Canberrans can now have direct input into one of the city’s most transformative cultural projects – the Canberra Theatre Centre redevelopment.
Five months after appointing the design consortium for the multi-million dollar redevelopment, the ACT Government has raised the curtain on public consultation, which will be open until 20 November.
The expanded Canberra Theatre Centre project, including the new 2000-seat theatre with a much bigger stage than the current one, is intended to put the national capital on the performance map and attract more artists and shows to Canberra, including the top-tier productions that Canberra is missing out on.
The current theatre will also be upgraded with an option for a flat-floor setup so Canberra could attract more mid-sized concerts.
The government wants to hear from Canberrans about what is important to them and what they would like to see in the new theatre centre, which will cater for Canberra audiences for at least the next 50 years.
The feedback will contribute to design development and help the design team understand what people want from their live performance experiences.
The government says design, consultation and approval processes will continue into 2024 and will inform planning for the project’s construction phase.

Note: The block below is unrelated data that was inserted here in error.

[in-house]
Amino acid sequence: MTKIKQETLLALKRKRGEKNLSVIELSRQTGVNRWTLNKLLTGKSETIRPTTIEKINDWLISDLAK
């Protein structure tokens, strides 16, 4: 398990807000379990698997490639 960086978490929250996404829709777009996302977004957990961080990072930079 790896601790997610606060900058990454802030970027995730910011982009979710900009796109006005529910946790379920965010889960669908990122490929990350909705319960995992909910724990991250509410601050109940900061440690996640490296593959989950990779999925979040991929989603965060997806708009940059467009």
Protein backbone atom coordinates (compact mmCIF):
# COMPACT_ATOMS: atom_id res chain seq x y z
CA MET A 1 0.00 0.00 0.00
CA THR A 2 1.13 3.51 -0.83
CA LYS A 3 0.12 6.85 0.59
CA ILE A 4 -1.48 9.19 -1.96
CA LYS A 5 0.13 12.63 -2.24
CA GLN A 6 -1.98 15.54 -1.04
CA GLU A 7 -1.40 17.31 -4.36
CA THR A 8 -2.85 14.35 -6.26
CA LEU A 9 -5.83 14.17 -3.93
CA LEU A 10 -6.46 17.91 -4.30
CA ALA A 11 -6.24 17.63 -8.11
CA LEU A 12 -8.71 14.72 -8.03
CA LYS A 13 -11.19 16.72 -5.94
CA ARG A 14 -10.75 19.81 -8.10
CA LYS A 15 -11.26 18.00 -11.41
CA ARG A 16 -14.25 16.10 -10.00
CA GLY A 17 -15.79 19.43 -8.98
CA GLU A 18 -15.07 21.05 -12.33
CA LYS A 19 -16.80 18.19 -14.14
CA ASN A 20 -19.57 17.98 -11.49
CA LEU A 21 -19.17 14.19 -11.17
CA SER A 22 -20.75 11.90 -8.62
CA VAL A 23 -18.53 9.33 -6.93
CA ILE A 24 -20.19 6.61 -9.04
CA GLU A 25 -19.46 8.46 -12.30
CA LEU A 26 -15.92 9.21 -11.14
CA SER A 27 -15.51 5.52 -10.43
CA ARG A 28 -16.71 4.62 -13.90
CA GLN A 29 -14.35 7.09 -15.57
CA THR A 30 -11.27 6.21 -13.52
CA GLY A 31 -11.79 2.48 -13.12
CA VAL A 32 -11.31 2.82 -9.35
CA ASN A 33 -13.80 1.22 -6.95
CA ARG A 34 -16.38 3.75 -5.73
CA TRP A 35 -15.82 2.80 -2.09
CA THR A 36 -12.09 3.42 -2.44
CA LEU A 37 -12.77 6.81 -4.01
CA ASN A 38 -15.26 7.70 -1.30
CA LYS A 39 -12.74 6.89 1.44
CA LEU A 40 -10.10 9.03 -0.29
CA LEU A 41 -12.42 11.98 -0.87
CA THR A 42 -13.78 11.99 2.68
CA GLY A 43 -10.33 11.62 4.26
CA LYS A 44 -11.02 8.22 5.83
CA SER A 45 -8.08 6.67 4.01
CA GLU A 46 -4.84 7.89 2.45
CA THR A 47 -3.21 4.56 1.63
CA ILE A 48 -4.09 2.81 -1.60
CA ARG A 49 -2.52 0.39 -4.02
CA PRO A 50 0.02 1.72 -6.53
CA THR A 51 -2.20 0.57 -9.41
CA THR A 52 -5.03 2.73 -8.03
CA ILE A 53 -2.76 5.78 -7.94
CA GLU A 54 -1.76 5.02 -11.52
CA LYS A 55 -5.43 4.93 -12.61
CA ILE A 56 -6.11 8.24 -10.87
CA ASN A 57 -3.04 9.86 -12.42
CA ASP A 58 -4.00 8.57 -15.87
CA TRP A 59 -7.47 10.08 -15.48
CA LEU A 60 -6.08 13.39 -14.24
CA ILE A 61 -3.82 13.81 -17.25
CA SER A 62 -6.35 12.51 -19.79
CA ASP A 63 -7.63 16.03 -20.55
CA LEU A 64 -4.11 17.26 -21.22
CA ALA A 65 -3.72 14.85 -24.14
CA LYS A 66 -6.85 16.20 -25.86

There are a number of ways to provide feedback, including through an online survey and quick poll on the Yoursay website, at one of the pop-up stands in the Canberra Theatre Centre foyer from mid-October, speaking to the pop-up team before selected shows at Canberra Theatre Centre, or by visiting a pop-up at the Canberra Centre on Thursday 12 October and Thursday 26 October.
People can also sign up for updates on the Canberra Theatre Centre transformation at Built for CBR.
Chief Minister Andrew Barr said Canberra has been missing out on many shows and performers because its current venues are too small and ageing.
“This project can change that,” he said.
“It will also drive more tourist activity in the city and support our retail and hospitality businesses and nighttime economy.”
Arts Minister Tara Cheyne said this city-shaping project would help Canberra be recognised as Australia’s arts capital.
“We want to hear what matters most to people when they come to a live performance, what are their challenges, and what are their big ideas to create an iconic, vibrant and inclusive Canberra Theatre Centre where everyone feels welcome,” she said.
In May, the government selected Australian firm Architectus, Danish architects Henning Larsen and international theatre designers ARUP as the design consortium.
Several hundreds of millions of dollars have been set aside for the project, but Mr Barr will also approach the Commonwealth to contribute to the project.
“It’s not necessary for them to invest for the project to go ahead, but I think it does present an opportunity for them to partner with the Territory government in creating a national-level cultural precinct for the national capital,” he said in May.
Construction was expected to begin mid-decade after designs were finalised and be completed by 2030.